Social Inflation & Claim Litigation Trends

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Anyone paying attention to the news recently has likely noticed what appears to be a trend of ever-increasing jury verdicts and claim settlements, as excessively large awards in the tens- and hundreds of millions of dollars are reported with greater frequency. The perception of a growing trend is reinforced when plaintiff firms cite huge verdicts and settlements in demand letters to convince insurers that a client’s soft-tissue injuries from a low-impact rear-ender do, in fact, have a value greatly exceeding the combined limits of an insured’s primary and excess auto liability policies. Risk-averse insurers or insureds may find themselves overpaying for such claims, contributing to the rise in settlement values and increased demands in future claims.    

This trend of sky-high awards and the increased costs to defend and settle claims is generally described by the term ‘social inflation’. The term reflects both shifting social and cultural attitudes about who should bear risks (i.e., insurers or plaintiffs) and that insurers’ costs have increased above general economic inflation.

Naturally, the insurance industry has attempted to identify the major contributors behind social inflation, and several are regularly cited. The aforementioned publicizing of nuclear verdicts and the ‘numbing‘ of the public’s perception of large numbers, through the news of lottery jackpots exceeding $1 billion, huge contracts for star athletes and celebrity salaries, is thought to desensitize jurors to the value of money and remove restraints from entering large numbers on verdict forms. The increased use of third-party litigation funding (a $12.2 billion industry in 2021) by plaintiff firms has been found to contribute to increased plaintiff legal costs, growing insurer loss ratios, increased consumer premiums and longer case timelines. Societal perceptions of corporations, in general, have dropped while consumer expectations of safety in all circumstances have increased, resulting in jurors being more willing to hold companies to higher standards of responsibility than even those imposed by government safety standards. Rollbacks in tort reforms, such as monetary caps on damages and lengthening of statutes of limitations, as well as plaintiff firm advertising, venue shopping and employment of tactics such as the 'reptile theory' are also commonly cited sources of social inflation.

While agreement on the causes of social inflation is not universal, the trend of increased exposure and costs to insurers is objectively measurable. For instance, insurers saw upward trends in incurred losses from $9.6B in 2010 to $24.1B in 2019, an 11% annual growth. From 2015-2020 the median cost of a jury award over $10M increased by 35%, from $20M to $27M. More recently, the largest ten verdicts in 2023 ranged from $325M to $2.28B, and newspapers are regularly reporting multibillion-dollar settlements of class action lawsuits and multi-district litigation.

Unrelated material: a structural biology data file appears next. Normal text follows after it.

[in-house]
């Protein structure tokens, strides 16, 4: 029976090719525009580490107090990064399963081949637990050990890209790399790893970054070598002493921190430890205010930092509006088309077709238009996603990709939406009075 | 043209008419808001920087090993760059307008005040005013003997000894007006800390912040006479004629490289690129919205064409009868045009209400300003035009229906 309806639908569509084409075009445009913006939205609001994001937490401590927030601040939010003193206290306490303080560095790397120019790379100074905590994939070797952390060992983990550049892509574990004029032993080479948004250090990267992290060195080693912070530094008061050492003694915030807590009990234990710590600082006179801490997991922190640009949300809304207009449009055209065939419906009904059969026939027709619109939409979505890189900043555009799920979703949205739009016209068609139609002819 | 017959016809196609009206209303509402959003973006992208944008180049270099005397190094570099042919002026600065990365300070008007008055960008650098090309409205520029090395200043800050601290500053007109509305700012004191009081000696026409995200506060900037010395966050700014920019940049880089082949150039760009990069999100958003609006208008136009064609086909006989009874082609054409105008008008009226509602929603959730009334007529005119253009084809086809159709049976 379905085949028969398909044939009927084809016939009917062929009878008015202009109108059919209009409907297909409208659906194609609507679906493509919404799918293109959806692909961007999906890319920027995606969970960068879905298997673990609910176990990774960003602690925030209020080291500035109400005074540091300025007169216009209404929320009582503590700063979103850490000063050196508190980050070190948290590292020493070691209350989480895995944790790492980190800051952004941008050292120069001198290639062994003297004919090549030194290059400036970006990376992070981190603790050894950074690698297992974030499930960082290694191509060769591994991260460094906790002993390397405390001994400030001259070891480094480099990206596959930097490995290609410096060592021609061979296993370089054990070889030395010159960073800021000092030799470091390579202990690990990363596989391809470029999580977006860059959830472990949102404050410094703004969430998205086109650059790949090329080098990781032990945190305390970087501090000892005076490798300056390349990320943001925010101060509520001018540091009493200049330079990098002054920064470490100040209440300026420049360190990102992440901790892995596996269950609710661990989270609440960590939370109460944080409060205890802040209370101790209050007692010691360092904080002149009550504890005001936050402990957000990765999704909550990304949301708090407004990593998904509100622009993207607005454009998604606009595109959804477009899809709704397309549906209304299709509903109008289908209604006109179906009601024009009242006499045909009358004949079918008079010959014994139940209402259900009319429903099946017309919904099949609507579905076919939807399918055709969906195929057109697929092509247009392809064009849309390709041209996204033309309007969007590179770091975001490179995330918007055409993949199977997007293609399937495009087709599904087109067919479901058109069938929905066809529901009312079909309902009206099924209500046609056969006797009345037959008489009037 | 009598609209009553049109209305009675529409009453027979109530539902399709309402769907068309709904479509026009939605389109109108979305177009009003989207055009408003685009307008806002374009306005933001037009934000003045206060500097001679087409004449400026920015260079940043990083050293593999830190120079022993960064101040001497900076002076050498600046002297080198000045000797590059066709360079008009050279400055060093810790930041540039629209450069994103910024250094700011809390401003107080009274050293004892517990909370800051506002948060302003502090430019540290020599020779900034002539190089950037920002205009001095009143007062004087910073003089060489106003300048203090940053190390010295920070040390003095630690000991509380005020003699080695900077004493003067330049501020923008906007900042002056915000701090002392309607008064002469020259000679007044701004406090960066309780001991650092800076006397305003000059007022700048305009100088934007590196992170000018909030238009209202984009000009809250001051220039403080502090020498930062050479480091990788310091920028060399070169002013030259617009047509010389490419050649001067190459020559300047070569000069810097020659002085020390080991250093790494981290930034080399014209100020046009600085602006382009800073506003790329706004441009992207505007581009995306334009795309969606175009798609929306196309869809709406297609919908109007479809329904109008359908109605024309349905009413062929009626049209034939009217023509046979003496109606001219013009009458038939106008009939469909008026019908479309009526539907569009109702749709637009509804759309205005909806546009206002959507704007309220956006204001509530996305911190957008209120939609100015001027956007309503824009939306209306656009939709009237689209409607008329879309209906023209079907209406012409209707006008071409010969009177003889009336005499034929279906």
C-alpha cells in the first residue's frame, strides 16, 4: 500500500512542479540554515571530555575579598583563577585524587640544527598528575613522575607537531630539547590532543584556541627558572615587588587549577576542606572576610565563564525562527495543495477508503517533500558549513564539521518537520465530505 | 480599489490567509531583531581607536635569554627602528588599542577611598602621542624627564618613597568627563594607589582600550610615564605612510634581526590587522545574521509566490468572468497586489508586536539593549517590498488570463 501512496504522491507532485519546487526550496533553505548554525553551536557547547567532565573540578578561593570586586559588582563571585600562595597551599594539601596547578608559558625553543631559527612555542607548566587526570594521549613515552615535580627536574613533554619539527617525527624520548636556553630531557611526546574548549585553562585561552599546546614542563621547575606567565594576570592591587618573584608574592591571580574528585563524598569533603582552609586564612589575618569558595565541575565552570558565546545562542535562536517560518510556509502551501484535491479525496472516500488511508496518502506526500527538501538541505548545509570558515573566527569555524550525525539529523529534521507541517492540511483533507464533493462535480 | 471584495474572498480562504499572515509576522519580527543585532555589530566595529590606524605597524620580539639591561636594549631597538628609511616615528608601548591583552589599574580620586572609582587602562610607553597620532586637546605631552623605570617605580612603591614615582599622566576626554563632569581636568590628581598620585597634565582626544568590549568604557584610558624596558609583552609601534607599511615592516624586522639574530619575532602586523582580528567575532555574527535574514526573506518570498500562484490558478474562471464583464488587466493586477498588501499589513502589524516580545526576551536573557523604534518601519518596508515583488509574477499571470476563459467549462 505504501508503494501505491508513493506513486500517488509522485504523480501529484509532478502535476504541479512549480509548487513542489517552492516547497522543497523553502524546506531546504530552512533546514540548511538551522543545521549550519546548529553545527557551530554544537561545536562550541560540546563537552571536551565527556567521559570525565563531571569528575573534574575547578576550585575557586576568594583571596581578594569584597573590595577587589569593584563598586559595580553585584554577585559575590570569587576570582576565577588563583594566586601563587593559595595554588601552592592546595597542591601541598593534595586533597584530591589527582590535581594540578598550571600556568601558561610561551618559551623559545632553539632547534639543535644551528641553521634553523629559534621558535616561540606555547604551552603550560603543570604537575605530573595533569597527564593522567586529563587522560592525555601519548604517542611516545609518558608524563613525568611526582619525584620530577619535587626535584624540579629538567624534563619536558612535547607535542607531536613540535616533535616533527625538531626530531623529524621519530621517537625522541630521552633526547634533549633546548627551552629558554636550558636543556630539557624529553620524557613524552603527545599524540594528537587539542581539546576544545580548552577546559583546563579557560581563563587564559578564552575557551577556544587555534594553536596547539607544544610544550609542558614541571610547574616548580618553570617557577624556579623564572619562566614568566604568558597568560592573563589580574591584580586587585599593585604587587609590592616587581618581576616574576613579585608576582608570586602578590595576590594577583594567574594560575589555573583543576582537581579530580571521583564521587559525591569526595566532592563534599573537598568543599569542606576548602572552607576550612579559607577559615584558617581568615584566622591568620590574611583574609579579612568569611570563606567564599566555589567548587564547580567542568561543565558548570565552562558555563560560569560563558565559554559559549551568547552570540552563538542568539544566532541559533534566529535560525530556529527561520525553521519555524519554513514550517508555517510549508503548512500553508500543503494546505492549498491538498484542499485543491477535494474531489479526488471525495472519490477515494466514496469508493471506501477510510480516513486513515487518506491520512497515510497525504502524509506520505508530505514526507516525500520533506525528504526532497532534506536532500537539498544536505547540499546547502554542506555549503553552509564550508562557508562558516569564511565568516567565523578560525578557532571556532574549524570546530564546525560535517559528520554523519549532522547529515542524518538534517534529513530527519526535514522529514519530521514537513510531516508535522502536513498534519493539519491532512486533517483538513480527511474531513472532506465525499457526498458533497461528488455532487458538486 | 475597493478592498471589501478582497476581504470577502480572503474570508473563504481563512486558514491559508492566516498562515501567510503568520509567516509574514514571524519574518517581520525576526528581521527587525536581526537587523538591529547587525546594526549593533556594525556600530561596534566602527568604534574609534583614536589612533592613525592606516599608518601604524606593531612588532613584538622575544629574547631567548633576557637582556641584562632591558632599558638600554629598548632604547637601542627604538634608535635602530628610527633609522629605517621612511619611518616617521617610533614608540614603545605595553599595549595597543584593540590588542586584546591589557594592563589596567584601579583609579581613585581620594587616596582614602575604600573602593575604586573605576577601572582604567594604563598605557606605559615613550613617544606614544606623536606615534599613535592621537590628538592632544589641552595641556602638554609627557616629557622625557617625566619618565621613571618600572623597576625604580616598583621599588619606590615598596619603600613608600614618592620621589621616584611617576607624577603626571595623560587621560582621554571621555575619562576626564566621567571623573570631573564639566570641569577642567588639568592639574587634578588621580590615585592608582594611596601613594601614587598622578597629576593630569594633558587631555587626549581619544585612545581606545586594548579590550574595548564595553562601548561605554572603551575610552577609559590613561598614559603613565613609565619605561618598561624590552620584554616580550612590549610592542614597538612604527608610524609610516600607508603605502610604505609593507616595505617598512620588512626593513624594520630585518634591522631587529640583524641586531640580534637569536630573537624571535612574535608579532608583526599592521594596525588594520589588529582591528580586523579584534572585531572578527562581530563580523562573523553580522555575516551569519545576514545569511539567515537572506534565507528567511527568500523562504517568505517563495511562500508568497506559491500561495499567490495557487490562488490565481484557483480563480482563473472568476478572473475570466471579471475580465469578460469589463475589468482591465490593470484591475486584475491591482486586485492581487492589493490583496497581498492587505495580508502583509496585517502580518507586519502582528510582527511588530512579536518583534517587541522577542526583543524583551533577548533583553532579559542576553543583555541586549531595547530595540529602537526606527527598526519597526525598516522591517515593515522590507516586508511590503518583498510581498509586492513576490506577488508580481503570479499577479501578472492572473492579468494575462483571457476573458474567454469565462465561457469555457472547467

There are no quick fixes to dealing with the myriad causes of social inflation. Some suggest that tort reform, such as Florida’s recently passed tort reform package (HB 837: Civil Remedies), might be necessary to halt social inflation, pointing to instances where such reforms had been successful in the past. Others suggest regulation of third-party litigation funders – currently unregulated in most states and at the federal level – could mitigate the effects of social inflation.

But tackling social inflation through legislation and regulation is a slow process and does not necessarily address the underlying social perceptions of corporations or the effects of plaintiff firm tactics. While we wait for the effect of governmental action to unfold, insurers and insureds need to be cognizant of how social inflation impacts claims against them and plan accordingly.


Insurance Information Institute

NAIC Center for Insurance Policy & Research

NAIC Summer 2022 National Meeting

Reinsurance News

Swiss Re Institute


VGM Insurance


Claim Department

The Old Republic Risk Management Claim Department provides oversight of the claims handled by the third-party administrators (TPAs) selected by our Insureds. Claim Specialists liaise with the TPA Adjusters and Insureds to provide guidance on the management of serious claims. The Claim Department is based out of our corporate office in Brookfield, WI.

Brandon Robison